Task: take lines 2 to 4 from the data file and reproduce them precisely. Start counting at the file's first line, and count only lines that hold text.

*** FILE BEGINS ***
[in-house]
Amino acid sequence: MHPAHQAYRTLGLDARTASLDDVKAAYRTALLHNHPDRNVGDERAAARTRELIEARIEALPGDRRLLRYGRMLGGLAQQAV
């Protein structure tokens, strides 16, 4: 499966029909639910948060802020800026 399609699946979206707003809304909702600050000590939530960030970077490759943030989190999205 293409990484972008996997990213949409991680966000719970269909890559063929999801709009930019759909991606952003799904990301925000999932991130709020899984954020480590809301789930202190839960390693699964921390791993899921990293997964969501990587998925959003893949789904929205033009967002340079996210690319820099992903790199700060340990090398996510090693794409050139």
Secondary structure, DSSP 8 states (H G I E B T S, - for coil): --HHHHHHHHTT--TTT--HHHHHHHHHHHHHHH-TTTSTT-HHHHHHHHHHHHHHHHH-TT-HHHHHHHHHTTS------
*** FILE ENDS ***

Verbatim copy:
Amino acid sequence: MHPAHQAYRTLGLDARTASLDDVKAAYRTALLHNHPDRNVGDERAAARTRELIEARIEALPGDRRLLRYGRMLGGLAQQAV
């Protein structure tokens, strides 16, 4: 499966029909639910948060802020800026 399609699946979206707003809304909702600050000590939530960030970077490759943030989190999205 293409990484972008996997990213949409991680966000719970269909890559063929999801709009930019759909991606952003799904990301925000999932991130709020899984954020480590809301789930202190839960390693699964921390791993899921990293997964969501990587998925959003893949789904929205033009967002340079996210690319820099992903790199700060340990090398996510090693794409050139």
Secondary structure, DSSP 8 states (H G I E B T S, - for coil): --HHHHHHHHTT--TTT--HHHHHHHHHHHHHHH-TTTSTT-HHHHHHHHHHHHHHHHH-TT-HHHHHHHHHTTS------